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Model uses Brazil and EU poultry dispute to assess market impact


Implications of trade policy are related to consumer preferences and market structure, according to an analysis by an economist at the Vienna Institute for International Economic Studies.

Mahdi Ghodsi used a cost-benefit analysis to investigate the welfare consequences of a regulatory non-tariff measure because of sanitary and phytosanitary (SPS) reasons on a foreign product.

Welfare gains from introducing non-tariff measures depend on public awareness and information given by the government of the importing country.

The example used is the Salmonella poultry trade dispute between Brazil and the European Union.

EU Brazil poultry dispute
Specific Trade Concerns (STCs) raised by Brazil about European controls of Salmonella in poultry meat were discussed several times in 2017 and 2018 in the SPS committee of the World Trade Organization (WTO) but were not resolved.

In 2017, EU authorities inspected prepared turkey from Brazil and found Salmonella in several batches. This occurred despite exporting Brazilian sites being authorized by the EU and officials confirming the safety of poultry preparations in pre-export testing.

In November 2021, Brazil raised a dispute settlement case at the WTO with respect to regulatory measures by the EU on the import of salted poultry and turkey meat with pepper. However, disputes are not currently being settled at the WTO because of political reasons.

In the EU, fresh poultry meat cannot be placed on the market if Salmonella Enteritidis or Salmonella Typhimurium are detected. Rules on poultry meat preparations require the absence of all serotypes of Salmonella in a 25-gram sample.

The paper provides a theoretical framework for measuring the welfare implications of SPS measures imposed by the EU on imports of prepared turkey from Brazil, which dropped from more than 78,000 tons in 2006 to less than 1,000 tons in 2019.

Two groups of consumers are discussed: one that is indifferent to the foreign product’s negative attributes, and another that is concerned about them. It also covers the impact of people being aware of the restrictions.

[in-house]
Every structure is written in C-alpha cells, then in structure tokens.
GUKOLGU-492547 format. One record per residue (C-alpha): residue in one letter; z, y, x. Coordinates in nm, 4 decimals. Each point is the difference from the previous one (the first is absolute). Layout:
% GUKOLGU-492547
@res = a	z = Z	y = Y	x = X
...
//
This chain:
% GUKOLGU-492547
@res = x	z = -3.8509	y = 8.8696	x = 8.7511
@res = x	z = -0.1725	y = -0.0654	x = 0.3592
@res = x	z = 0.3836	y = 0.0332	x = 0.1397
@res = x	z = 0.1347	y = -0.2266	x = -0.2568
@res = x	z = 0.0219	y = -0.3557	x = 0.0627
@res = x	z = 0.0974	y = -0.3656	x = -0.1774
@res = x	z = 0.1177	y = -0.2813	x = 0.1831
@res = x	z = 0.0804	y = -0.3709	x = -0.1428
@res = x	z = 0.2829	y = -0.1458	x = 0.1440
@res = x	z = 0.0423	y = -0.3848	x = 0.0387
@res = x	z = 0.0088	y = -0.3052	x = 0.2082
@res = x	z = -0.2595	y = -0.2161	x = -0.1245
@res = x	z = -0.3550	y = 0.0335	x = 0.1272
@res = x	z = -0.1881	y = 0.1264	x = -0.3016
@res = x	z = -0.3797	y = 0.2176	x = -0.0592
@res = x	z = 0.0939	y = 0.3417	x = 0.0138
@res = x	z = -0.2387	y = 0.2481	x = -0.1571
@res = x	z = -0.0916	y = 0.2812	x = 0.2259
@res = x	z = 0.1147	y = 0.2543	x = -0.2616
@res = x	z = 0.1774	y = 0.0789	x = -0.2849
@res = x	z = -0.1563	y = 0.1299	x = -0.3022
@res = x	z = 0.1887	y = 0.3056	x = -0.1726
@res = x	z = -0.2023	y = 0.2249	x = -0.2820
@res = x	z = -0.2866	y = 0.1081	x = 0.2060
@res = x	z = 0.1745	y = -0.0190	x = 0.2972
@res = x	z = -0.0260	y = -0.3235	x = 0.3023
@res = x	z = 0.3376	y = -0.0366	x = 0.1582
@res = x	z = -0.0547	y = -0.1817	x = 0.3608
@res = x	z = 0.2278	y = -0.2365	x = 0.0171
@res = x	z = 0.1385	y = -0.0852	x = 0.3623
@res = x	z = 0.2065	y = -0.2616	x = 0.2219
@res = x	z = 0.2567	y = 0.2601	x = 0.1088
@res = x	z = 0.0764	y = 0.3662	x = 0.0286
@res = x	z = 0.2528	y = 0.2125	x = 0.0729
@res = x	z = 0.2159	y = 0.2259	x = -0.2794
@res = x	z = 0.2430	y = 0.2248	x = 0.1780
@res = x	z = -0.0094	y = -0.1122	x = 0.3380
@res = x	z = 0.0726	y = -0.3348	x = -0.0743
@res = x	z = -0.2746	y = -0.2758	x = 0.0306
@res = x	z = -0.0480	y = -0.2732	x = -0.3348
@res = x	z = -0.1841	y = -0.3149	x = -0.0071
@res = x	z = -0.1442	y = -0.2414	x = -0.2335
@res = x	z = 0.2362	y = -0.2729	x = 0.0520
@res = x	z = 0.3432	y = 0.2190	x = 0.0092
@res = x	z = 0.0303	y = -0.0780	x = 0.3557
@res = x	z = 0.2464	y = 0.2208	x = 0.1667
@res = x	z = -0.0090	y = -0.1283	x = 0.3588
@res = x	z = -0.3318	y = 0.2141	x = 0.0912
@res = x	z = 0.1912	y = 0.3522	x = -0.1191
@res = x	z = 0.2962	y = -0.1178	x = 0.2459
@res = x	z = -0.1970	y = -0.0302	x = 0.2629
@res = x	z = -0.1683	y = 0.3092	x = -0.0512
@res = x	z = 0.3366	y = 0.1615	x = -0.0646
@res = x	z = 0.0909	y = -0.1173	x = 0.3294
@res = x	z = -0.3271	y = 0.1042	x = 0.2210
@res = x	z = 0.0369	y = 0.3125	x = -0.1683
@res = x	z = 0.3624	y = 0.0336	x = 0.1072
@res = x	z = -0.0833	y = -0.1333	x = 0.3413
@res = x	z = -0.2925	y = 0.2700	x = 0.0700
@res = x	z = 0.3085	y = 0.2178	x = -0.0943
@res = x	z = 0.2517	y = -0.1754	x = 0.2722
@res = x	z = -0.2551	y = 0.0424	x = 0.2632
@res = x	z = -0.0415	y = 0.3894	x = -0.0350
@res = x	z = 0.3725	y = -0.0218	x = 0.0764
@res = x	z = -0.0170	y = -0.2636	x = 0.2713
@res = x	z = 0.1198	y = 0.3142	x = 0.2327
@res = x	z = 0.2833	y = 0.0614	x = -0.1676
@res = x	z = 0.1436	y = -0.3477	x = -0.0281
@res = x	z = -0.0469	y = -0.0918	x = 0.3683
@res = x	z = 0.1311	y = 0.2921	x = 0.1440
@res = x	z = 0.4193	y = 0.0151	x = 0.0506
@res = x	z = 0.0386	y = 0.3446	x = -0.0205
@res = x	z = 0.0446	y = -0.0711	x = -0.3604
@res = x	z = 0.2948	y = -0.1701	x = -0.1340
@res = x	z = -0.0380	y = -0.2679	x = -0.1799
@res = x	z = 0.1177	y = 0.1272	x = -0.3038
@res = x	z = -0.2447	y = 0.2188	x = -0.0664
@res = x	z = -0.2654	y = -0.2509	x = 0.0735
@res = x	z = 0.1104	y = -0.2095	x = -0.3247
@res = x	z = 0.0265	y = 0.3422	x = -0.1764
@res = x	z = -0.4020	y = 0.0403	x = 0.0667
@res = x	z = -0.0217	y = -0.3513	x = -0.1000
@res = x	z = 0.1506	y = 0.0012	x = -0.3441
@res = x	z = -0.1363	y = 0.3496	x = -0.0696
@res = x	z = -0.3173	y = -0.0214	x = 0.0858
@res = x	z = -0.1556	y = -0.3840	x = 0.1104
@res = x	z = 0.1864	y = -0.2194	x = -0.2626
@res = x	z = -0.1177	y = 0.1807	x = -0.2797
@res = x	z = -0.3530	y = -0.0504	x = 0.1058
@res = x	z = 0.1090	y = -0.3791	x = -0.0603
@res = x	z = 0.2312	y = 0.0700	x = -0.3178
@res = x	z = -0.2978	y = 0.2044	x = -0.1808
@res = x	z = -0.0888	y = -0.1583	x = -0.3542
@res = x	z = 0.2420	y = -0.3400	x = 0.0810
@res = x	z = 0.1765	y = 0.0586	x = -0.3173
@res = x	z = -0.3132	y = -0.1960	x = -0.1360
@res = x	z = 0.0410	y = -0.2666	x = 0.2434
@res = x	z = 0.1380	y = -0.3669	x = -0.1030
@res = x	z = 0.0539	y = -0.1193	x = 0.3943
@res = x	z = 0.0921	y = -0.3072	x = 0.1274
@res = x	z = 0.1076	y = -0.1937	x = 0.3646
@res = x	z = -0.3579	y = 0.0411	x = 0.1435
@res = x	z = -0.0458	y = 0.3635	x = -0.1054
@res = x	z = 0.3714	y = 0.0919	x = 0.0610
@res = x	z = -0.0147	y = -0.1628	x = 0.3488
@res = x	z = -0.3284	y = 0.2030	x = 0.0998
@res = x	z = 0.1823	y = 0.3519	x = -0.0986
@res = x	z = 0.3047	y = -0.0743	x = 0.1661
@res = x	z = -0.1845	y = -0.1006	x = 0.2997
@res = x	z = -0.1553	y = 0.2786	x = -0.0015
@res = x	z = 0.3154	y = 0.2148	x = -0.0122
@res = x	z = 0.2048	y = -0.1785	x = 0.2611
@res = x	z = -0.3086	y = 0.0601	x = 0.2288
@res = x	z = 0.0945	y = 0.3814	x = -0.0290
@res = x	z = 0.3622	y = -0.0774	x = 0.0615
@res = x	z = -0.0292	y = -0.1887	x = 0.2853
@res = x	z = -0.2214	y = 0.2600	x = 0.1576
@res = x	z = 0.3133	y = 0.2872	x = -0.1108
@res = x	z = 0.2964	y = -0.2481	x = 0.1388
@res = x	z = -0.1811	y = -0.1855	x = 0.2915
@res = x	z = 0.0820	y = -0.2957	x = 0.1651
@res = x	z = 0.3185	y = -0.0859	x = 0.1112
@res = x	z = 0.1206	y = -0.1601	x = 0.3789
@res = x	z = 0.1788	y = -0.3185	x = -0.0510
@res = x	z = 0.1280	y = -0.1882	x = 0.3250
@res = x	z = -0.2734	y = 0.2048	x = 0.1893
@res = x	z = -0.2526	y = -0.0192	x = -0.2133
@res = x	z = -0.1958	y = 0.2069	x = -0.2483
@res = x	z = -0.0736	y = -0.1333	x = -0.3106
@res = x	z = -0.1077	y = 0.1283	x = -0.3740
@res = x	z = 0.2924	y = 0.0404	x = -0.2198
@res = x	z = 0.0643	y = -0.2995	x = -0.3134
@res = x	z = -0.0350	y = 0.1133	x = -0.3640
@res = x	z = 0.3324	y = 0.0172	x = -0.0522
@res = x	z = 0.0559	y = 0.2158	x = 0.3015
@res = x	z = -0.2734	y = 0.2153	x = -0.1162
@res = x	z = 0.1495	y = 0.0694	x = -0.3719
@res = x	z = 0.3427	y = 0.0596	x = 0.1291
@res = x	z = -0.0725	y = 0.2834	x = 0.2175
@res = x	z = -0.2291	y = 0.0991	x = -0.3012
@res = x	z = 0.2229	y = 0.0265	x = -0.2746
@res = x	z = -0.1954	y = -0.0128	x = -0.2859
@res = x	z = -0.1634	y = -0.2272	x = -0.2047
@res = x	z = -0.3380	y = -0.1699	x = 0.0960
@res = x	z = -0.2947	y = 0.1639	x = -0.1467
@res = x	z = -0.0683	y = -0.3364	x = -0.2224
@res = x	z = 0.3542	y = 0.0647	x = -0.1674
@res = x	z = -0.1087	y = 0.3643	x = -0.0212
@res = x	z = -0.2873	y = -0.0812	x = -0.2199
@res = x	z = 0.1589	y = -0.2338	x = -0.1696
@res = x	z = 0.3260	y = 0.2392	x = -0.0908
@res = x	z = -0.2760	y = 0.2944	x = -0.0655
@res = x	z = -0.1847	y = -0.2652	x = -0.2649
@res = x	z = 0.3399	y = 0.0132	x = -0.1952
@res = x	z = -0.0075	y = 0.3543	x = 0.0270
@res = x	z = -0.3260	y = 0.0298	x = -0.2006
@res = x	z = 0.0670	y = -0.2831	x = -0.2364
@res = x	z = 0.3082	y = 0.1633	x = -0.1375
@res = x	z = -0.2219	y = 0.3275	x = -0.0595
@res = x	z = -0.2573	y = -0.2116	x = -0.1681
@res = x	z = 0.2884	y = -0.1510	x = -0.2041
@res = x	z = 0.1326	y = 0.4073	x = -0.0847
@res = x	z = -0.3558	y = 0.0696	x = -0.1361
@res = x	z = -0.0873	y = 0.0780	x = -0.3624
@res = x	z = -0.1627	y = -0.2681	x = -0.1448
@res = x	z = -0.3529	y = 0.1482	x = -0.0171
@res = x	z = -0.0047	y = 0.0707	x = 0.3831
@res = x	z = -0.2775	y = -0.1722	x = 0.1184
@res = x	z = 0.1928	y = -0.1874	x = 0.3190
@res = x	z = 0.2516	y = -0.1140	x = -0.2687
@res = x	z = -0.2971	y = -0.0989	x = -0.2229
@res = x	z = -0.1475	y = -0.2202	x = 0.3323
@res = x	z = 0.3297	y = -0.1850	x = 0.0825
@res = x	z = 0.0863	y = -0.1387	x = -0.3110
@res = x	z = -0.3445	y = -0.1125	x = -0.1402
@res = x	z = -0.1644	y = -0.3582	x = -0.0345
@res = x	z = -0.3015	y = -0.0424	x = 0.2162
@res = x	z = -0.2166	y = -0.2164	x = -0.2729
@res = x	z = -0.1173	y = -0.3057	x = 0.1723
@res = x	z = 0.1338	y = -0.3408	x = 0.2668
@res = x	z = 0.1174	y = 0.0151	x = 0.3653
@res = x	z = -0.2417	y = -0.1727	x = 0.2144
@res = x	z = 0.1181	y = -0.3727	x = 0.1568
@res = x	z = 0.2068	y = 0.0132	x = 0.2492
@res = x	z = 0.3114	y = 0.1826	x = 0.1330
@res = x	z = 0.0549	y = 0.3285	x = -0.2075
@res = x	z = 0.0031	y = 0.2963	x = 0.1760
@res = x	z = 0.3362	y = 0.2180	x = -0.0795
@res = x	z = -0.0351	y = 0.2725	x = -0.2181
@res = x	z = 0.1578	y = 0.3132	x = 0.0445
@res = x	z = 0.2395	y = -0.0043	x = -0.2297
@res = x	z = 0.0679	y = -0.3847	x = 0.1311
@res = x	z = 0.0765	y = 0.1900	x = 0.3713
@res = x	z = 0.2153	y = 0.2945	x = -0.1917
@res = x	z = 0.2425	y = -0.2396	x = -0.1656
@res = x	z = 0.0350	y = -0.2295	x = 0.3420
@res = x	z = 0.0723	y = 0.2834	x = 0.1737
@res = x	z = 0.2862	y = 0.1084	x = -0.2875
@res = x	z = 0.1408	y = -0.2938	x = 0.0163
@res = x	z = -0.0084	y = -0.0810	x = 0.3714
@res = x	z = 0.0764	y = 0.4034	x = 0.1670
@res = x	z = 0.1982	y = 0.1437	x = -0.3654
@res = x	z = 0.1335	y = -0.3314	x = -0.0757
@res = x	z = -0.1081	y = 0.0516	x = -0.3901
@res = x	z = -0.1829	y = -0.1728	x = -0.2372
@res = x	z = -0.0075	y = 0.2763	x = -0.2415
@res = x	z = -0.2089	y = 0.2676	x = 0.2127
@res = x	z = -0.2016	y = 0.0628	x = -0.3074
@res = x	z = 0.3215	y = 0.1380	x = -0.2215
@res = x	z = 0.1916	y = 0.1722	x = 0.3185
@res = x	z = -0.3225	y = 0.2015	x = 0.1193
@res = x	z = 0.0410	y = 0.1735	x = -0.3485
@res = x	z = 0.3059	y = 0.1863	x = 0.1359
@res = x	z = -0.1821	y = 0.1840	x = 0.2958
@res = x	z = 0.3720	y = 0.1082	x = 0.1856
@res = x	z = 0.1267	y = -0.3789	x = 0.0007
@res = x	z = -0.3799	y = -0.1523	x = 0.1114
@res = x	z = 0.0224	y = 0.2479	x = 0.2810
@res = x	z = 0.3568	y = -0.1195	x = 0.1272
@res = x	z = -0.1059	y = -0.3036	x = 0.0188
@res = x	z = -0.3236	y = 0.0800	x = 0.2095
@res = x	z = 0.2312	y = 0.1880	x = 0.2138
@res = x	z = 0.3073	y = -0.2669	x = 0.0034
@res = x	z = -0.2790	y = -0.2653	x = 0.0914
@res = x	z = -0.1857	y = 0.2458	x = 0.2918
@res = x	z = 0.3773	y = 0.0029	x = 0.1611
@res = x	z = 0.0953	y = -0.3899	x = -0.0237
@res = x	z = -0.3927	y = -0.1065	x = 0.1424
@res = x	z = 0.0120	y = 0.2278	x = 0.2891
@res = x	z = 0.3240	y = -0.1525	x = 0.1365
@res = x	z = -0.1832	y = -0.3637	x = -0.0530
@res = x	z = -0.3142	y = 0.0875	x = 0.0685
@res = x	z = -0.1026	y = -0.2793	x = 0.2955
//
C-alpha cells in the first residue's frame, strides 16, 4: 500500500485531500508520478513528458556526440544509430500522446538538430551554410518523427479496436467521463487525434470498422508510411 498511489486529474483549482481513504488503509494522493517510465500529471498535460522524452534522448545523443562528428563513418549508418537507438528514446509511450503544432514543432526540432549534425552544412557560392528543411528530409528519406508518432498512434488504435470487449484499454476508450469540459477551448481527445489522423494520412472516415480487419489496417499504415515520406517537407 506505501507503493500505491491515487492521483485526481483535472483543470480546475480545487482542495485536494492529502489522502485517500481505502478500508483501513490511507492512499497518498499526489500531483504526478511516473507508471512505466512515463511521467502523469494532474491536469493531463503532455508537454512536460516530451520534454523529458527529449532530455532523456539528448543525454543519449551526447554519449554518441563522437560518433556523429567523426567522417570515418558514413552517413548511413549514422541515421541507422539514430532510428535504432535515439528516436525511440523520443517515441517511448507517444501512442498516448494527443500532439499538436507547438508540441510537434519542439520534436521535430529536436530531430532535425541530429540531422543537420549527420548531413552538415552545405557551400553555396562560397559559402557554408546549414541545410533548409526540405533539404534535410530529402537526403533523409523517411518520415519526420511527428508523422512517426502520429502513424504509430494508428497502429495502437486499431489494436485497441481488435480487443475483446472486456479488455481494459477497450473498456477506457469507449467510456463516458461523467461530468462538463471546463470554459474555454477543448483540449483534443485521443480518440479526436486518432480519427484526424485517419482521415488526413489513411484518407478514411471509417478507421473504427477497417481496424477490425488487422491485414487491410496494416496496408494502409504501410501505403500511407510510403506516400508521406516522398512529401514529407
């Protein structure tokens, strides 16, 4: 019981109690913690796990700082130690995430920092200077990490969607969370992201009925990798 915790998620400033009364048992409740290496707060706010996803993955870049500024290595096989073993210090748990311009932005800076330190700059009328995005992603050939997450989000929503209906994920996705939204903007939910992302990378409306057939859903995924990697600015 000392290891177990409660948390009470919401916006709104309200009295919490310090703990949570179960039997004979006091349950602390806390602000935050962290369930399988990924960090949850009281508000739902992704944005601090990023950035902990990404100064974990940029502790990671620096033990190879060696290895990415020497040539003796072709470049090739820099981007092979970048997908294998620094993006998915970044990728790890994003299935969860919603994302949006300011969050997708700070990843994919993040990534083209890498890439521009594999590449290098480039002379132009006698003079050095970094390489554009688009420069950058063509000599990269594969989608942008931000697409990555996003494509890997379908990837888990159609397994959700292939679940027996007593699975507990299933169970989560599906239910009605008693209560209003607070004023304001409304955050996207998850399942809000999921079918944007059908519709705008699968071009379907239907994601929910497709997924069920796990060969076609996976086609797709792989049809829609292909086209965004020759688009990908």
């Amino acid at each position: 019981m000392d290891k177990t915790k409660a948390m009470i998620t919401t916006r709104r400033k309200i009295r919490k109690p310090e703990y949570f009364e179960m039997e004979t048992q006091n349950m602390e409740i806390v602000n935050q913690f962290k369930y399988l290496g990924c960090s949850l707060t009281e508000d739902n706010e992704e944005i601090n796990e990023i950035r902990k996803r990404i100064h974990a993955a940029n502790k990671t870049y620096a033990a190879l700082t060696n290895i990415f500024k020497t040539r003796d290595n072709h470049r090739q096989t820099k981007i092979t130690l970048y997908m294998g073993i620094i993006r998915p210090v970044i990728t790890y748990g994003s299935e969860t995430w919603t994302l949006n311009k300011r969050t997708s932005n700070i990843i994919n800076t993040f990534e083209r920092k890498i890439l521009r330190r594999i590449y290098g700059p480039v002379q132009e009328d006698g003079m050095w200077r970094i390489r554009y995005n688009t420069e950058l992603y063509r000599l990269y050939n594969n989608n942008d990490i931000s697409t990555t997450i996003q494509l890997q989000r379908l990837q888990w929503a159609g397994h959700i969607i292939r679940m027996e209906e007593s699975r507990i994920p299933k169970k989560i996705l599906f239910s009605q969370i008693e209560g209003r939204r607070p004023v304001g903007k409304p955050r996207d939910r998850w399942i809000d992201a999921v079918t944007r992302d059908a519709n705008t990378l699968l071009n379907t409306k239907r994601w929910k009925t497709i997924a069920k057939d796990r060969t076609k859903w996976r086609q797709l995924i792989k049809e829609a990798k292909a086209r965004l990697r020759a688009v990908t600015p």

Impact of halting imports
A government should provide reasons showing the negative effects related to consumption of a foreign product are such that the non-tariff measure prohibiting it will not decrease the consumer welfare of society, even after the structure of the market is changed, said Ghodsi.

Welfare losses from halting the import of Brazilian prepared turkey are mostly related to changes in the market, into a less competitive environment so consumers face higher prices.

In the case of concerned consumers, there are social welfare gains from the introduction of a non-tariff measure as the increase in domestic producers’ profit is higher than consumers’ welfare losses when there is a larger share of worried people in society.

However, when everybody is indifferent to the potential harm from the foreign product, the non-tariff measure will cause losses to the whole of society, as the increase in profit for local industry does not compensate for the losses suffered by consumers.

When people are not informed about the elimination of a bad product, consumer surplus can never become positive because of the change in the market structure with the wrong perception that bad product still exists.

Overall, the use of a non-tariff measure that eliminates bad product from the market should increase the consumer surplus and total welfare of society, regardless of the awareness of consumers.

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